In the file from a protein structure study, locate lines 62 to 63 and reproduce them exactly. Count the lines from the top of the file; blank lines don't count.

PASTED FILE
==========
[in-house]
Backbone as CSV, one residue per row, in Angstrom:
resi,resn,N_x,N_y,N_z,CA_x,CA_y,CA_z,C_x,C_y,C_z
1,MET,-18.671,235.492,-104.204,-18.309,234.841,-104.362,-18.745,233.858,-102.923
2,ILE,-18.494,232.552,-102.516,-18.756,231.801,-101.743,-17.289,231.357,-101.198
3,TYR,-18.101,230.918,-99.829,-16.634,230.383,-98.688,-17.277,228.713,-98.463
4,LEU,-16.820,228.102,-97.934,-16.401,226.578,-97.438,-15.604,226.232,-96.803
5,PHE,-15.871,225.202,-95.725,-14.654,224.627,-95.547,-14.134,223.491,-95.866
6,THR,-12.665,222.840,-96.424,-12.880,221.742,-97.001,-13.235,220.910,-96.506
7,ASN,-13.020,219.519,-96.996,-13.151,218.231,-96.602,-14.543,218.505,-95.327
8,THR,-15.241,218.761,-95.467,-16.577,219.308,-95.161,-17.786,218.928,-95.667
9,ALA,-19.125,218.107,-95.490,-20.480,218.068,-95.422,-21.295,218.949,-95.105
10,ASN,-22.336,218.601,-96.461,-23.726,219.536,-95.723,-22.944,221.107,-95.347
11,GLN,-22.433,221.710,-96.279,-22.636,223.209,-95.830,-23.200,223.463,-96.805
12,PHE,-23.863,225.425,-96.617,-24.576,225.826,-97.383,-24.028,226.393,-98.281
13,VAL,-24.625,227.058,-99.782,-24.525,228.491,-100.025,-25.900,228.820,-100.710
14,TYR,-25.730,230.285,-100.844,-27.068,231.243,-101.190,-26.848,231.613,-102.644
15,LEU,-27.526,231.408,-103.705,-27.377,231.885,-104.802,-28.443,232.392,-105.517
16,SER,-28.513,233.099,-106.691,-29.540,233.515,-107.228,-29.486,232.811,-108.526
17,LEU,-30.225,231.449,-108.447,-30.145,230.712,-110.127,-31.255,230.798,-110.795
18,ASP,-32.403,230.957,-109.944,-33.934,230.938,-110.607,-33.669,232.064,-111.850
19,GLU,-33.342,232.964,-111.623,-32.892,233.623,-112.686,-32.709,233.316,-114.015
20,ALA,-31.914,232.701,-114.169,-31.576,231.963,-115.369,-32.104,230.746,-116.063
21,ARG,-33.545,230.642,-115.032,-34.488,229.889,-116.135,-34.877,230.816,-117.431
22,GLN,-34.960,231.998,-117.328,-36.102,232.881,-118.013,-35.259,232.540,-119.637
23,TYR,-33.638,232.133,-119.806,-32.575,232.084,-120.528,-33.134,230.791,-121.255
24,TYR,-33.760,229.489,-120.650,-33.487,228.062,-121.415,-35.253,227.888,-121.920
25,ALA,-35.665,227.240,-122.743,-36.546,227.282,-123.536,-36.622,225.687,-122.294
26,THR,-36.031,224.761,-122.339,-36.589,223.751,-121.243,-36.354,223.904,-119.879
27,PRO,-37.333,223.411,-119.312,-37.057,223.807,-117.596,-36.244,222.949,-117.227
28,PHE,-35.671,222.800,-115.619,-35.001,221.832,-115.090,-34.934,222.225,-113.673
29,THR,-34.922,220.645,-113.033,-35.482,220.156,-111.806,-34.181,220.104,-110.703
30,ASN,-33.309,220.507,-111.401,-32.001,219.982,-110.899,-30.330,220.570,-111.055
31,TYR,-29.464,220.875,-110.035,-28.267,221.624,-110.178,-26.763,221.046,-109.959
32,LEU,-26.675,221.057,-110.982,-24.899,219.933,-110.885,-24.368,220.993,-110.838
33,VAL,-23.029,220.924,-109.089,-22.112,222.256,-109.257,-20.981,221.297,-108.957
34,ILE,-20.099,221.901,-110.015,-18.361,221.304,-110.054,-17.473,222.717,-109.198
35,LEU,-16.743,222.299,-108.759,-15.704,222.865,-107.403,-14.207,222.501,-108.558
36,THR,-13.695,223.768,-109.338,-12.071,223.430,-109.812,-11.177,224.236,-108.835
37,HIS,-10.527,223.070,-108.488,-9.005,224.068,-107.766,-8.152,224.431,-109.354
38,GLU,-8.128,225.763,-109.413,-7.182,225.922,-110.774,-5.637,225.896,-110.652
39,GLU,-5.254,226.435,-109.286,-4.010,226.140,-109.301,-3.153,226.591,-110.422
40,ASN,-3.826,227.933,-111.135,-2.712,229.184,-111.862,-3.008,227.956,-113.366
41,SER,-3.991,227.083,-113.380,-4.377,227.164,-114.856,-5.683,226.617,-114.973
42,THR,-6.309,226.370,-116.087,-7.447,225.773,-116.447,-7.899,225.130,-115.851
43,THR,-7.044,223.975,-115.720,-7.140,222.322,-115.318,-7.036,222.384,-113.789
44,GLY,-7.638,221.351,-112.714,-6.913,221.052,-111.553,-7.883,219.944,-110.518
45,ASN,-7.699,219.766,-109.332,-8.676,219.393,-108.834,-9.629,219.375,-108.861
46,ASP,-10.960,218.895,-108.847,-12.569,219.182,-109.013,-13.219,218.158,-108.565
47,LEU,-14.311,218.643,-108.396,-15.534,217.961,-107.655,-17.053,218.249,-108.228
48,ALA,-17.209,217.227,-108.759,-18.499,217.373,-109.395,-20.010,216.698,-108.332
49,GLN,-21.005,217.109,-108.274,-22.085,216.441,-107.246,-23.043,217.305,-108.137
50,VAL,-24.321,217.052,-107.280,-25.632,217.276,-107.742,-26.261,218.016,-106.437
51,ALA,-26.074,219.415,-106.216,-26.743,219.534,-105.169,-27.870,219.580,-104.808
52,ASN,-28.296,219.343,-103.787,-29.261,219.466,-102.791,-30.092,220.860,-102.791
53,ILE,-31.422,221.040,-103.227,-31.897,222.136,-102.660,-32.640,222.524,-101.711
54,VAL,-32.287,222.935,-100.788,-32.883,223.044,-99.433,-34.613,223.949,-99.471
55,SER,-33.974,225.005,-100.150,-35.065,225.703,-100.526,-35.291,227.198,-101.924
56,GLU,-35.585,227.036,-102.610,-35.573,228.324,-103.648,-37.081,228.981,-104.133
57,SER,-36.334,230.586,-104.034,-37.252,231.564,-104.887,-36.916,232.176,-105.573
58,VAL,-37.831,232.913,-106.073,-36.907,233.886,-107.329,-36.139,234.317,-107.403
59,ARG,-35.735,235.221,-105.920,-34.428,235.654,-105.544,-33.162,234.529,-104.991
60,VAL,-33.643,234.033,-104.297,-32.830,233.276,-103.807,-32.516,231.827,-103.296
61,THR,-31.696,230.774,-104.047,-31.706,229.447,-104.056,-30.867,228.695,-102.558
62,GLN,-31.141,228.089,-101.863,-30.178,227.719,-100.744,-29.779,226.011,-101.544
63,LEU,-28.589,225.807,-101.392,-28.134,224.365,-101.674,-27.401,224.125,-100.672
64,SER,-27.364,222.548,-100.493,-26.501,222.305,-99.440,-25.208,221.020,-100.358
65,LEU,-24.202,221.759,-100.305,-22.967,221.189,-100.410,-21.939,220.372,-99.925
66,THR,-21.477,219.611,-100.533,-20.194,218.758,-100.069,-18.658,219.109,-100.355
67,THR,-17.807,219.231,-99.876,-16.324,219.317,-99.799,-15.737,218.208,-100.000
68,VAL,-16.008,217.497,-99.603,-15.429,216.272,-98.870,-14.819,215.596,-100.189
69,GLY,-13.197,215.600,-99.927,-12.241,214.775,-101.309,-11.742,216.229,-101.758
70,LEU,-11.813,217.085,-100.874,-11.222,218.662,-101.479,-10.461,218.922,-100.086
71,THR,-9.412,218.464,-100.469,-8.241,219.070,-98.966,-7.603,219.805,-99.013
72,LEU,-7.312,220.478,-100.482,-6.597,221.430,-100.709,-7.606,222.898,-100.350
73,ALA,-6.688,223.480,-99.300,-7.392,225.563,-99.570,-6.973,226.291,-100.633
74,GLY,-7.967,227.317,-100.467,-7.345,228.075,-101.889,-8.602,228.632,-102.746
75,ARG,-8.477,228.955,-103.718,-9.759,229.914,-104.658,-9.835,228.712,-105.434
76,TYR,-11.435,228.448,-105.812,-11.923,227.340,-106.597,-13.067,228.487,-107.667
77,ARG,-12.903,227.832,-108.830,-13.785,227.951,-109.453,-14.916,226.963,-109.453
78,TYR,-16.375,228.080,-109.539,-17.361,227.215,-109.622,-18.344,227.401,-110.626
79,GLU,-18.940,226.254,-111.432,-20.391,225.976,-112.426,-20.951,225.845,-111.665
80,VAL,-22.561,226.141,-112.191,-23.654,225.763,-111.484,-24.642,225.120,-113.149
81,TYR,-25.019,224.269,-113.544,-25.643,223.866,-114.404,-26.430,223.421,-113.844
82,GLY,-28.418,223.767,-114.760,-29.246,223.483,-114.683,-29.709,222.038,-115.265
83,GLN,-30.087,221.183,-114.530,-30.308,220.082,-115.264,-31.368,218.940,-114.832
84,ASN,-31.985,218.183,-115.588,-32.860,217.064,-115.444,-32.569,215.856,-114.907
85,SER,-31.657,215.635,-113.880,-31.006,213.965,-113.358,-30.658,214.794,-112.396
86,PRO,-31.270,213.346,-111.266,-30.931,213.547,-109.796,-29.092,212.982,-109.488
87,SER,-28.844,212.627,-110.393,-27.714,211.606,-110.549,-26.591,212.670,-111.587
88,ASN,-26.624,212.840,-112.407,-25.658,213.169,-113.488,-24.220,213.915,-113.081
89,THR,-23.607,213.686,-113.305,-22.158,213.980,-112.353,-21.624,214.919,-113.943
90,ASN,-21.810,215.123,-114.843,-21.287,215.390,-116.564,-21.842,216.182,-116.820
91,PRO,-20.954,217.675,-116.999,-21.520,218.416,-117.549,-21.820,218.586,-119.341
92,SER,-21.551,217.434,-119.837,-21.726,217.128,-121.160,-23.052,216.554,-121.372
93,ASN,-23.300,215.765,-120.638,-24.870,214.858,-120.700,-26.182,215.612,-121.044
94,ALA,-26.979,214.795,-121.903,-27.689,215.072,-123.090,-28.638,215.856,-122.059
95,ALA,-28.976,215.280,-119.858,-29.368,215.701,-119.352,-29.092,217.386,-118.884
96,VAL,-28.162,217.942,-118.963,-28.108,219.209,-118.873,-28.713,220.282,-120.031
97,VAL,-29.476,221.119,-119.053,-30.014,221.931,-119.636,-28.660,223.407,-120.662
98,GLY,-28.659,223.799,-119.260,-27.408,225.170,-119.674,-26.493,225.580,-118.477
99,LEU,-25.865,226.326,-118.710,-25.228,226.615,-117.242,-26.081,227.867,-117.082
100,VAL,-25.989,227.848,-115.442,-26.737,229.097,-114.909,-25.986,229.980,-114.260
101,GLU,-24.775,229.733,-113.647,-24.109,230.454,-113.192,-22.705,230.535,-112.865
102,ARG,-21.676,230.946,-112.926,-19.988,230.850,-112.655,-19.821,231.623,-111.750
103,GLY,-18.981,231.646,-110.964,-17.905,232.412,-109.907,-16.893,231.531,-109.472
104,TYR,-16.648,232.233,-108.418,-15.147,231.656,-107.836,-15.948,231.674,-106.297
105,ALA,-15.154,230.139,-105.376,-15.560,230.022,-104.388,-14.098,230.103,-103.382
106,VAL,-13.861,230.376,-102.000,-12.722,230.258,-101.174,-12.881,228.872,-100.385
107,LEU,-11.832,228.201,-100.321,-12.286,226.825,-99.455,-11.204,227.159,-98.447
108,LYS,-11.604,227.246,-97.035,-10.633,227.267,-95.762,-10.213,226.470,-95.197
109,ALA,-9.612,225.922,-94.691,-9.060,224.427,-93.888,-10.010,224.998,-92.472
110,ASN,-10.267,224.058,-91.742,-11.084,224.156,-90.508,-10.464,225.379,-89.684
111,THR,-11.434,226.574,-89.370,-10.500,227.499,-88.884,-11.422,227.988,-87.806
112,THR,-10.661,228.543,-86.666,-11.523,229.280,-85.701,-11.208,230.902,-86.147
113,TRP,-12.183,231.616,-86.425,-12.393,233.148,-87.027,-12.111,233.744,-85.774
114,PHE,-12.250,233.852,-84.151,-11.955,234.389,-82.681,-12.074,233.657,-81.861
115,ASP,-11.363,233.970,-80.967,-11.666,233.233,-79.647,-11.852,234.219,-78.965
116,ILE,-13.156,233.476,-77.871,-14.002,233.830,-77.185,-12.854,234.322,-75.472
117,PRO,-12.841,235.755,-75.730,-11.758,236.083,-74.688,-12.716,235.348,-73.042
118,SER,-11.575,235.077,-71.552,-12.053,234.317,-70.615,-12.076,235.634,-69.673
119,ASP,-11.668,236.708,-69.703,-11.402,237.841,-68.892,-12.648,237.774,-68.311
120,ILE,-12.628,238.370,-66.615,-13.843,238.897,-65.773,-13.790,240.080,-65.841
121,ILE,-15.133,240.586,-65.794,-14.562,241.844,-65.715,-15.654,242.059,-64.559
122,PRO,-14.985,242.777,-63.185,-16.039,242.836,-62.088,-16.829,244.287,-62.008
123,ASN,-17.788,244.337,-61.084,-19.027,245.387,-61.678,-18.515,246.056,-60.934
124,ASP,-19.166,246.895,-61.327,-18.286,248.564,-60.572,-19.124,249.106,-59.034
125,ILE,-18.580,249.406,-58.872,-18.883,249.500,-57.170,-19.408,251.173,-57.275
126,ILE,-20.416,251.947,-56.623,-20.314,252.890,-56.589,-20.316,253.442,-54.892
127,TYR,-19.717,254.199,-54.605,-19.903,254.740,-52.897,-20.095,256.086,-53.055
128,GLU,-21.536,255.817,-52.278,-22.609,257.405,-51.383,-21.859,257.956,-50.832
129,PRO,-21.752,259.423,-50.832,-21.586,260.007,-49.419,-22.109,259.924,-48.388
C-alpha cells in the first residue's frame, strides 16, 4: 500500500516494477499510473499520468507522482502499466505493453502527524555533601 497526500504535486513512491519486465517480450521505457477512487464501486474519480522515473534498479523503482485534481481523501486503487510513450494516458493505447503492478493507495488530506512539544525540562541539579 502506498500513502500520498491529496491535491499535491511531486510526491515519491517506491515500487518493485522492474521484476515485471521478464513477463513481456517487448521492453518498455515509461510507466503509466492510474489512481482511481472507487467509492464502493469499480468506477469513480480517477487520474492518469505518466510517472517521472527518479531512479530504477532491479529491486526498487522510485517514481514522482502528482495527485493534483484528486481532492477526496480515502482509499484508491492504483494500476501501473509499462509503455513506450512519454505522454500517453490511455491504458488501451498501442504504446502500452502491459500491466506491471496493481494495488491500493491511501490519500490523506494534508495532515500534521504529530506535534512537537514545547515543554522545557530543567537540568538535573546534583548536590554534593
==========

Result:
59,ARG,-35.735,235.221,-105.920,-34.428,235.654,-105.544,-33.162,234.529,-104.991
60,VAL,-33.643,234.033,-104.297,-32.830,233.276,-103.807,-32.516,231.827,-103.296